Google I/O 2023: What to Expect and How to Watch

To be in California this May is to bear witness to many spectacles. Our wildflower super blooms, our brag-worthy snowpack, our endless parade of developer conferences from all the big tech companies.

Typically, Google is the one to get developer conference season rolling. The company’s annual I/O conference kicks off this Wednesday morning with a keynote address. Like last year, the developer sessions will be held online instead of in person. But unlike last year, Google will deliver the keynote to a crowd of thousands—a mix of employees, partners, industry analysts, and media—at Shoreline Amphitheater in Mountain View, California, just a short driverless car ride from the company’s headquarters. WIRED will have a few reporters in attendance; the rest of us will be watching on a livestream, and you can watch at home too.

I/O is technically an event where software programmers attend sessions and learn how to build apps for Google’s platforms. But the company also uses the first day’s keynote address to announce new hardware, software, and services to the public.

Lots of hardware news has already leaked—some of it by rumor-watchers, some of it by Google itself—so we have a decent idea of what’s going to be announced. As always, we should also prepare for a few surprises.

Google likes to debut the newest iteration of its Pixel phones at I/O. We know for sure that the company’s first folding handset, the Pixel Fold, will be fully unveiled on Wednesday. The device was teased by Google last week, and we’re eager to see both how the hardware works and what optimizations have been made to improve Android’s performance on the folding screen. We’re also expecting to see the more budget-conscious Pixel 7A; the low-priced Pixel models traditionally make their entrance during I/O keynotes. We are also anticipating the arrival of a Pixel tablet that shows off the newest ways Android has been optimized for larger screens.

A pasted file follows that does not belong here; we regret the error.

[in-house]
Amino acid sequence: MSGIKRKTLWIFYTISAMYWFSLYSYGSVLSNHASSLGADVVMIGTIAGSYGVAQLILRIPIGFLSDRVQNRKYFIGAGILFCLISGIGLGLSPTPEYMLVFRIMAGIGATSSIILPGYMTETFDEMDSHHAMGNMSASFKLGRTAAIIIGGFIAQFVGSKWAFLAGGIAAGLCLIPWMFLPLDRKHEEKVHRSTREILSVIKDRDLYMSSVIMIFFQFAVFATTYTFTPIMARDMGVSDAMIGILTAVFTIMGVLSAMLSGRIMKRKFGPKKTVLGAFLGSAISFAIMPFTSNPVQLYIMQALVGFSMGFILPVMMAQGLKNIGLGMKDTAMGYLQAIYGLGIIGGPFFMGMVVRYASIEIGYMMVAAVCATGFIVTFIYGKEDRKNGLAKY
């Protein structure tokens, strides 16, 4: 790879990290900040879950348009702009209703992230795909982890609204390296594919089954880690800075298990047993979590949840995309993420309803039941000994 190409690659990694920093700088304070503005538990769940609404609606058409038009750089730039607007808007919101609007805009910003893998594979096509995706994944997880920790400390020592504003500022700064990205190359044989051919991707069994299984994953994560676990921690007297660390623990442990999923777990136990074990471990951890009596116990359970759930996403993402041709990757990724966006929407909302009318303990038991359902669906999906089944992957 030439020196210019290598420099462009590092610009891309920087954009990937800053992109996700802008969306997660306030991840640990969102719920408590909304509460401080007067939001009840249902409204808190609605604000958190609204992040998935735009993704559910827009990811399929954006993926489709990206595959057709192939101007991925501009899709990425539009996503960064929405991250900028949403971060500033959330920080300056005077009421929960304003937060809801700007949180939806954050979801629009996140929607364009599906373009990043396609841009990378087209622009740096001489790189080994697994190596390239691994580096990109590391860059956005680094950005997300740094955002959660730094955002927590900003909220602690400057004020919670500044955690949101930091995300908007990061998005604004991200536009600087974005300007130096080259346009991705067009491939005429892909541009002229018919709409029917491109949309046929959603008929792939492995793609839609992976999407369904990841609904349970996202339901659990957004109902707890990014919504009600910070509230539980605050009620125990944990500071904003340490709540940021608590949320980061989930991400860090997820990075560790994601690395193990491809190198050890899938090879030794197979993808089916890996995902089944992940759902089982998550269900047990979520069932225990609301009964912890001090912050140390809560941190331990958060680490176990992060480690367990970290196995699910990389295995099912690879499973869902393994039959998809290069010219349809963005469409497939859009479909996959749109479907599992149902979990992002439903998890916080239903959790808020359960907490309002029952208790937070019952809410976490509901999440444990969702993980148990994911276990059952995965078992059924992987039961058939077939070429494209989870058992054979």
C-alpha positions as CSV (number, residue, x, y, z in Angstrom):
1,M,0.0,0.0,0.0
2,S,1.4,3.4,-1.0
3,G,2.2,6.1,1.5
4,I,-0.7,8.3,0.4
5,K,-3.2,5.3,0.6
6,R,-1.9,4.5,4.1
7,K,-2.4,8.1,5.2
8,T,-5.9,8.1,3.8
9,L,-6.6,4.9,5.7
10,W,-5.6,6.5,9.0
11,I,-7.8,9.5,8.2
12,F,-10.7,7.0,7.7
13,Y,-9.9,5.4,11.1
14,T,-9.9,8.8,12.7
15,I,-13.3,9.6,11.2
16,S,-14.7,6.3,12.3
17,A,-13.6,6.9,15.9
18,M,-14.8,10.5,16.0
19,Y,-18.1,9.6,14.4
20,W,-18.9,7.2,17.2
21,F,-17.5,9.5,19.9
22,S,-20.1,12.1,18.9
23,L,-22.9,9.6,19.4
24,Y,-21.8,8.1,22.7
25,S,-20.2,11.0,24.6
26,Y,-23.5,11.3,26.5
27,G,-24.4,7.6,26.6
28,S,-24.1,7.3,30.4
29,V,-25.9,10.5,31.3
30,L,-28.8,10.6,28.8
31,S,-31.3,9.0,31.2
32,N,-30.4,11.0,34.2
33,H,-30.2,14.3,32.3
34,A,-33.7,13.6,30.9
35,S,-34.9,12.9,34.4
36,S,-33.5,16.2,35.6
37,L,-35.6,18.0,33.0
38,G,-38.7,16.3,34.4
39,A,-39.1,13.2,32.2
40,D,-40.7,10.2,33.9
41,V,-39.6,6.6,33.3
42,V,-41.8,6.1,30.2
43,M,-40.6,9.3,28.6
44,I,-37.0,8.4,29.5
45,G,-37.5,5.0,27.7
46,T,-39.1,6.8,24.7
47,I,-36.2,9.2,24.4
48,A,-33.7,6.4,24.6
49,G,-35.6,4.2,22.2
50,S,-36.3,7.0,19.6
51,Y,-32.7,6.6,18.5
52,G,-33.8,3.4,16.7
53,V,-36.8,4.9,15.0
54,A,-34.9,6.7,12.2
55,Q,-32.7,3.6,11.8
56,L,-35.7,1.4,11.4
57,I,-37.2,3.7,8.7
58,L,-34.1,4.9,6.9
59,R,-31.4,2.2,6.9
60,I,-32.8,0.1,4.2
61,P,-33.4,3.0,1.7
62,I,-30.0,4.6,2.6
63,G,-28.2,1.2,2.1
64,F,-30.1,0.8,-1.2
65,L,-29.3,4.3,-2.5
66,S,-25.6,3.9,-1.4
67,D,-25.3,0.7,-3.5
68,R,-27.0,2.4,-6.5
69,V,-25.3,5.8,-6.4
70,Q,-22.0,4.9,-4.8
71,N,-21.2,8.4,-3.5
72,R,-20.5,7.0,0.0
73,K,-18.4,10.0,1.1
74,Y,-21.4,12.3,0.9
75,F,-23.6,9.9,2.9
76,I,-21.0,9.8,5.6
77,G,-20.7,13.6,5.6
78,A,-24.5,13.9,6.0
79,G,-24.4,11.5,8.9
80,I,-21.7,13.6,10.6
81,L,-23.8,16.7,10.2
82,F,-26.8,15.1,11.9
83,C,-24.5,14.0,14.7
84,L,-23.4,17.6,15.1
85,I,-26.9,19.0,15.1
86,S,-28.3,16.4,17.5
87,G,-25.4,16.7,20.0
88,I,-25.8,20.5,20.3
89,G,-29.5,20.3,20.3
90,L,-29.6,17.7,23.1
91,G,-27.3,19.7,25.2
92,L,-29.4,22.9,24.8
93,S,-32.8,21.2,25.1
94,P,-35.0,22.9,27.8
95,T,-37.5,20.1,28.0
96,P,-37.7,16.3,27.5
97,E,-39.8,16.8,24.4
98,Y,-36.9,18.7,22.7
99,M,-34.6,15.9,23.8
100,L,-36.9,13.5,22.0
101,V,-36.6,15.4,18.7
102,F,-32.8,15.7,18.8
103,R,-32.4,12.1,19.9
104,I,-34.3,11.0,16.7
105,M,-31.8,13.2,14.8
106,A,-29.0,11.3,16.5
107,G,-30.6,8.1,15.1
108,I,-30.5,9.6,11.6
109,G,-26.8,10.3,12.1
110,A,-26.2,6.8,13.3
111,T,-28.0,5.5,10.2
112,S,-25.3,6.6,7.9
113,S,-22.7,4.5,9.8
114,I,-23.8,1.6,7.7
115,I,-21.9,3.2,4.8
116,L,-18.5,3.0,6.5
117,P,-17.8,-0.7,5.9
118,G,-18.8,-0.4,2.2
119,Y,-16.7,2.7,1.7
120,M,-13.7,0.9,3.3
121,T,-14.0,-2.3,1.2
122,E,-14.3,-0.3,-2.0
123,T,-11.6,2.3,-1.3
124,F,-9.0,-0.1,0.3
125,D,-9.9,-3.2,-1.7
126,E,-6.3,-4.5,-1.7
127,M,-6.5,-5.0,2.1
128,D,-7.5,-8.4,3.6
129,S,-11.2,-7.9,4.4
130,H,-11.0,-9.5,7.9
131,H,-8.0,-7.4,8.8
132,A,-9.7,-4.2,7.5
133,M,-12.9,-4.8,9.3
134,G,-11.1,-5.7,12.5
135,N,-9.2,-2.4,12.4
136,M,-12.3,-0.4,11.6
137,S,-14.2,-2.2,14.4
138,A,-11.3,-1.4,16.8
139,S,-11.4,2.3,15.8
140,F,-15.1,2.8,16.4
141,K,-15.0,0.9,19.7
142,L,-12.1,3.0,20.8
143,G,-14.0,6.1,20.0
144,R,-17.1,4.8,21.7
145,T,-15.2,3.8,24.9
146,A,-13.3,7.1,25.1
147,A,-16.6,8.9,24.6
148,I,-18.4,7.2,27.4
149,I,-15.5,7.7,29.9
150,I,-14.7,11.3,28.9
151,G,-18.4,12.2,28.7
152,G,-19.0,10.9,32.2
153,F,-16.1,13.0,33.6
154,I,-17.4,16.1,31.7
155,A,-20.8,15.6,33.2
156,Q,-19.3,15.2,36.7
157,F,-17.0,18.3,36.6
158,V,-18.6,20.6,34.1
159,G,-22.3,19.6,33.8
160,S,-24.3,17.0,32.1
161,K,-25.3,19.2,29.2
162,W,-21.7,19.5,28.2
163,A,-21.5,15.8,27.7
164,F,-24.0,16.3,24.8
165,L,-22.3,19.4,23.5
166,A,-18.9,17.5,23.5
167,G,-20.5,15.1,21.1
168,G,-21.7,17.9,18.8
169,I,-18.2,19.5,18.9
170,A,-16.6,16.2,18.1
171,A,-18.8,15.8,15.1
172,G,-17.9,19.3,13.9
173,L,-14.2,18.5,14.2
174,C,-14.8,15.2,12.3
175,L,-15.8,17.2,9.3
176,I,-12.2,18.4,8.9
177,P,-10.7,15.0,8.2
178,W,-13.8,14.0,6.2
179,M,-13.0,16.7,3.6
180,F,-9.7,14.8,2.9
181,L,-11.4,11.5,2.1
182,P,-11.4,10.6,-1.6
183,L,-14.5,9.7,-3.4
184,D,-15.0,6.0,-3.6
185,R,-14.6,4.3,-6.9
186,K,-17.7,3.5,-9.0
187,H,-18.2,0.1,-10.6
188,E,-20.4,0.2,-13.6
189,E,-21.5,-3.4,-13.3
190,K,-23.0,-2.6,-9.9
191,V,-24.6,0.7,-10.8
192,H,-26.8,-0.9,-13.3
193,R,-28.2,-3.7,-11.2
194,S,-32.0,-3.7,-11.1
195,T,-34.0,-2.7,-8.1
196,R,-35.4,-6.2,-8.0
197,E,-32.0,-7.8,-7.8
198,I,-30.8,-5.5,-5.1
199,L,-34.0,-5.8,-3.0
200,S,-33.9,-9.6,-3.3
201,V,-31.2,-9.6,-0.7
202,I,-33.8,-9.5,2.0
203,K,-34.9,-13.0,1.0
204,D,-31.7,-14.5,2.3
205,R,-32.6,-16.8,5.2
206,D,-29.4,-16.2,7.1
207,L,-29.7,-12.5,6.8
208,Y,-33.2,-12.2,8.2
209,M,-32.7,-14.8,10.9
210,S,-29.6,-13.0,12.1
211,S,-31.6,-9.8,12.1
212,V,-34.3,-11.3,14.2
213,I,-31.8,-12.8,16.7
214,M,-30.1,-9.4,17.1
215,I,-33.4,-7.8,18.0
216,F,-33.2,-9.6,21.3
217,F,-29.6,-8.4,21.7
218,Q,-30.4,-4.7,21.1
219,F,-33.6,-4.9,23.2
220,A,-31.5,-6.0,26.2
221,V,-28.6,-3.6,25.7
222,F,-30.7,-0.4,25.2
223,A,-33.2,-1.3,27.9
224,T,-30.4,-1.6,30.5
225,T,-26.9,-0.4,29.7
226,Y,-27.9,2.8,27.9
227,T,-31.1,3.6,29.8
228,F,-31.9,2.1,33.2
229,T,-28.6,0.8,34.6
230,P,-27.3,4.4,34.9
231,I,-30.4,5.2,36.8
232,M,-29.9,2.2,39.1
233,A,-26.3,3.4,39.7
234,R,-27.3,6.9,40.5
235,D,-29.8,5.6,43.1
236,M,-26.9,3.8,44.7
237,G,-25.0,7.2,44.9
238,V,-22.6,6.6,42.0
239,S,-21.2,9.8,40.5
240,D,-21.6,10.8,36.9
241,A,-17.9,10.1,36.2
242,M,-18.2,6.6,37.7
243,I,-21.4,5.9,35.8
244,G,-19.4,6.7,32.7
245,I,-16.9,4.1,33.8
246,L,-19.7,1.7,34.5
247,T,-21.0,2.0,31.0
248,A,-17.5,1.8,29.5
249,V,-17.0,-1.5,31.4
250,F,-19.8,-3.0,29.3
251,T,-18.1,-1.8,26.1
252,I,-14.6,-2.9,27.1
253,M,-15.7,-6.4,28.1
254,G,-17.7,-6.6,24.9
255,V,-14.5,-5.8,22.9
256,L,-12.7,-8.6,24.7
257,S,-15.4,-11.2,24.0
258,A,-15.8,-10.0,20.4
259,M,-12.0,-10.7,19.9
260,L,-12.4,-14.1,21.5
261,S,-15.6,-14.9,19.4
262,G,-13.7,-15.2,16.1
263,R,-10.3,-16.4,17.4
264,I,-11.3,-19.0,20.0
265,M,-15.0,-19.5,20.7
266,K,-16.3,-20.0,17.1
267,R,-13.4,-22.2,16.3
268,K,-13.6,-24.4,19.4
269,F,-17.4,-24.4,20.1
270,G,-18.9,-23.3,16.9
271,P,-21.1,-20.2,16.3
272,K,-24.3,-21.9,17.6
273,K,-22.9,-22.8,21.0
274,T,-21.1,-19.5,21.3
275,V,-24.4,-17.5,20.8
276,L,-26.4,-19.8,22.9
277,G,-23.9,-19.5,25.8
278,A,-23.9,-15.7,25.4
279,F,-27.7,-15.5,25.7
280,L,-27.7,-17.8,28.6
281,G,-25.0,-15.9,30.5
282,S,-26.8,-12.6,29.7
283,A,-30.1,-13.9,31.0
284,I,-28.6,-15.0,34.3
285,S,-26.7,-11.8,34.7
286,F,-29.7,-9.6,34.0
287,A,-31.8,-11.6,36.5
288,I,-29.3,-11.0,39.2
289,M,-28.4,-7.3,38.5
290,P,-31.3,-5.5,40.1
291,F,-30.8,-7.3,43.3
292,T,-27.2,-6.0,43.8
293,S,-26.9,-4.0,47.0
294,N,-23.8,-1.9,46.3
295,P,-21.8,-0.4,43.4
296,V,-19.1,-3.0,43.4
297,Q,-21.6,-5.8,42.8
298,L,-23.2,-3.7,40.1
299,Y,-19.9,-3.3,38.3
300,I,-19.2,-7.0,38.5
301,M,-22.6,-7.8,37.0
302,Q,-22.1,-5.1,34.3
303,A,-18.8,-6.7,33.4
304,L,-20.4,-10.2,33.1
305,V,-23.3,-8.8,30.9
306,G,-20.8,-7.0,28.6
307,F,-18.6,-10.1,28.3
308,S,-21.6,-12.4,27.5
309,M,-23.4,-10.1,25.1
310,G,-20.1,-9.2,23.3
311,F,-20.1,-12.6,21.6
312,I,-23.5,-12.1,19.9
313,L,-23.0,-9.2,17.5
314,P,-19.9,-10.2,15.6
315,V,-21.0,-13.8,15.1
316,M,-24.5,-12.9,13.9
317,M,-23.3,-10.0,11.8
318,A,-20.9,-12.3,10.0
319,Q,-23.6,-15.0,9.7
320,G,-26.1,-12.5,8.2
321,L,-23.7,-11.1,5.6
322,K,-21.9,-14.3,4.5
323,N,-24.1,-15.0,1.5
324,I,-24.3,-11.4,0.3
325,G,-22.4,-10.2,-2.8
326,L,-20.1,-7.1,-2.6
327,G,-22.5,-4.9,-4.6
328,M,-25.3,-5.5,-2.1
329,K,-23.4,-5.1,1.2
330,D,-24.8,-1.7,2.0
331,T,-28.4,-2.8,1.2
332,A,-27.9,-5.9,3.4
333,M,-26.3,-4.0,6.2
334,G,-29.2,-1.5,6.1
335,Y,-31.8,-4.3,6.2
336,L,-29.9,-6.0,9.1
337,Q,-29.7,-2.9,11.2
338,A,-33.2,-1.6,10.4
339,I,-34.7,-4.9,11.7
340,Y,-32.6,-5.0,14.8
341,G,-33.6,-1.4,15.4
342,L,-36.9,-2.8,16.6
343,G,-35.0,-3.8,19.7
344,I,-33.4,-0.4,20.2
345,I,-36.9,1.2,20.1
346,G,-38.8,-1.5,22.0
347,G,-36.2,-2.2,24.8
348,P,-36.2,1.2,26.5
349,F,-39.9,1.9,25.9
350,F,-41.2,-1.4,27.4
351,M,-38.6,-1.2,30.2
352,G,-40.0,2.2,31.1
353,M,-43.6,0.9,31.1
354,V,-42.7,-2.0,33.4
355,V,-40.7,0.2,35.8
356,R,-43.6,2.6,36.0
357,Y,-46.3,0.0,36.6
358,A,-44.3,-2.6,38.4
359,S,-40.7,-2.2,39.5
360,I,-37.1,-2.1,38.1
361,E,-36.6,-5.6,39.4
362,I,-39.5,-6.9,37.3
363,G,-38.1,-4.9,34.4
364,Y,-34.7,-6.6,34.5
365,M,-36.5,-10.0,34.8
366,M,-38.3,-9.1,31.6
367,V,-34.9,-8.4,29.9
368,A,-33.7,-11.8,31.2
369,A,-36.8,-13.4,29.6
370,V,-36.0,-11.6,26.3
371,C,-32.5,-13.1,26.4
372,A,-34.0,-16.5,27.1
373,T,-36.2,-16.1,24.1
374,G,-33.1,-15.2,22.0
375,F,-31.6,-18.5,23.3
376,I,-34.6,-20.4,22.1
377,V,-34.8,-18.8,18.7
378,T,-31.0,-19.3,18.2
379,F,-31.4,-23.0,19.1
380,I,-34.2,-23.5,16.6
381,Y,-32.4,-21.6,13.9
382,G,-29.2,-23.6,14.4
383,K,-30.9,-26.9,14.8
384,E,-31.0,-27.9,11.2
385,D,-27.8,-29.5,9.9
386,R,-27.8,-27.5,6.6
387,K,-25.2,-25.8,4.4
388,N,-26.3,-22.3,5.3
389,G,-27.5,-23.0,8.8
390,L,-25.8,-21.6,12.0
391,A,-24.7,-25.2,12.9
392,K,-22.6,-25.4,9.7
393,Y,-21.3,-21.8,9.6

The Matter standard, which promises interoperability between smart home devices, has launched recently, and we should get updates on how the ecosystem of compatible gadgets is growing. 

We can of course expect machine intelligence to play a starring role in this year’s I/O keynote. A large portion of the presentation is bound to be dedicated to Google’s LaMDA and Bard conversational and generative AI technologies, with some demonstrations of how the company has incorporated those elements into search, messaging, and other services. Also at I/O, we traditionally get an update on the latest version of Android and a preview of new features coming to Google apps like Photos, Maps, and Workspace.

How to Watch

The keynote event starts Wednesday, May 10 at 1 pm Eastern10 am Pacific. Expect the presentation to last about two hours. You can stream it right here on this page, or at the I/O website if you feel like Google’s just not getting enough web traffic these days. You can also watch live on Google’s YouTube page. (There’s a stream in American Sign Language too.) 

Check back on during and after the event for all sorts of nerdy analysis about what’s been announced and what it all means. We’ll be running a liveblog and rounding up all the news from the show.

If you want a peek into the I/O developer experience, you can sign up to attend the software sessions. Like last year, attendance is free, though you will need to make an account to gain access to the technical plenary. Wednesday’s main keynote will be immediately followed by a developer keynote.